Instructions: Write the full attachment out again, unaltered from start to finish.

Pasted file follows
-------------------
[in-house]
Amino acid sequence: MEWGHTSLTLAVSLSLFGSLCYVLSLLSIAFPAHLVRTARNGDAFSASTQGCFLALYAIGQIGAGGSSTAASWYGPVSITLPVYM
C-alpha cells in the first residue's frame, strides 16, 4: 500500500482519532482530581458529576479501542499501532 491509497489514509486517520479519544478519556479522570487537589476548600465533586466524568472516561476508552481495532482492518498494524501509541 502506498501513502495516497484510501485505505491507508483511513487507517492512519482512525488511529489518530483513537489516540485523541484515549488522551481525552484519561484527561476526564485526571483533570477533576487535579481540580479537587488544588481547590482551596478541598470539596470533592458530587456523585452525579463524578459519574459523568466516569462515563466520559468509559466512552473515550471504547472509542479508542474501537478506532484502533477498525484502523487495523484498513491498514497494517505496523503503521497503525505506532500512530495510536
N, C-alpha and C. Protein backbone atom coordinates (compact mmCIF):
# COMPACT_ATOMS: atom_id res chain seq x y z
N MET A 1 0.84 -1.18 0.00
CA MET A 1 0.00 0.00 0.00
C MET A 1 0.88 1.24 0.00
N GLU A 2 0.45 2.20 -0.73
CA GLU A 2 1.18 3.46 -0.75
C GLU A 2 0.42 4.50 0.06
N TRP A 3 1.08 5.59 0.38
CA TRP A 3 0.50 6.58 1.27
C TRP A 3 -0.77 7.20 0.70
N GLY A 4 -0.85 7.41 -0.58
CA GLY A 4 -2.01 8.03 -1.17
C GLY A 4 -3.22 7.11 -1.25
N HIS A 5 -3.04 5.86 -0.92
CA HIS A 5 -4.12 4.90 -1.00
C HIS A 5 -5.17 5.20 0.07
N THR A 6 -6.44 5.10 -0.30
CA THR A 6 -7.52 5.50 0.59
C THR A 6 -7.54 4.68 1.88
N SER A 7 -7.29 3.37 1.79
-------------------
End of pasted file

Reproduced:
[in-house]
Amino acid sequence: MEWGHTSLTLAVSLSLFGSLCYVLSLLSIAFPAHLVRTARNGDAFSASTQGCFLALYAIGQIGAGGSSTAASWYGPVSITLPVYM
C-alpha cells in the first residue's frame, strides 16, 4: 500500500482519532482530581458529576479501542499501532 491509497489514509486517520479519544478519556479522570487537589476548600465533586466524568472516561476508552481495532482492518498494524501509541 502506498501513502495516497484510501485505505491507508483511513487507517492512519482512525488511529489518530483513537489516540485523541484515549488522551481525552484519561484527561476526564485526571483533570477533576487535579481540580479537587488544588481547590482551596478541598470539596470533592458530587456523585452525579463524578459519574459523568466516569462515563466520559468509559466512552473515550471504547472509542479508542474501537478506532484502533477498525484502523487495523484498513491498514497494517505496523503503521497503525505506532500512530495510536
N, C-alpha and C. Protein backbone atom coordinates (compact mmCIF):
# COMPACT_ATOMS: atom_id res chain seq x y z
N MET A 1 0.84 -1.18 0.00
CA MET A 1 0.00 0.00 0.00
C MET A 1 0.88 1.24 0.00
N GLU A 2 0.45 2.20 -0.73
CA GLU A 2 1.18 3.46 -0.75
C GLU A 2 0.42 4.50 0.06
N TRP A 3 1.08 5.59 0.38
CA TRP A 3 0.50 6.58 1.27
C TRP A 3 -0.77 7.20 0.70
N GLY A 4 -0.85 7.41 -0.58
CA GLY A 4 -2.01 8.03 -1.17
C GLY A 4 -3.22 7.11 -1.25
N HIS A 5 -3.04 5.86 -0.92
CA HIS A 5 -4.12 4.90 -1.00
C HIS A 5 -5.17 5.20 0.07
N THR A 6 -6.44 5.10 -0.30
CA THR A 6 -7.52 5.50 0.59
C THR A 6 -7.54 4.68 1.88
N SER A 7 -7.29 3.37 1.79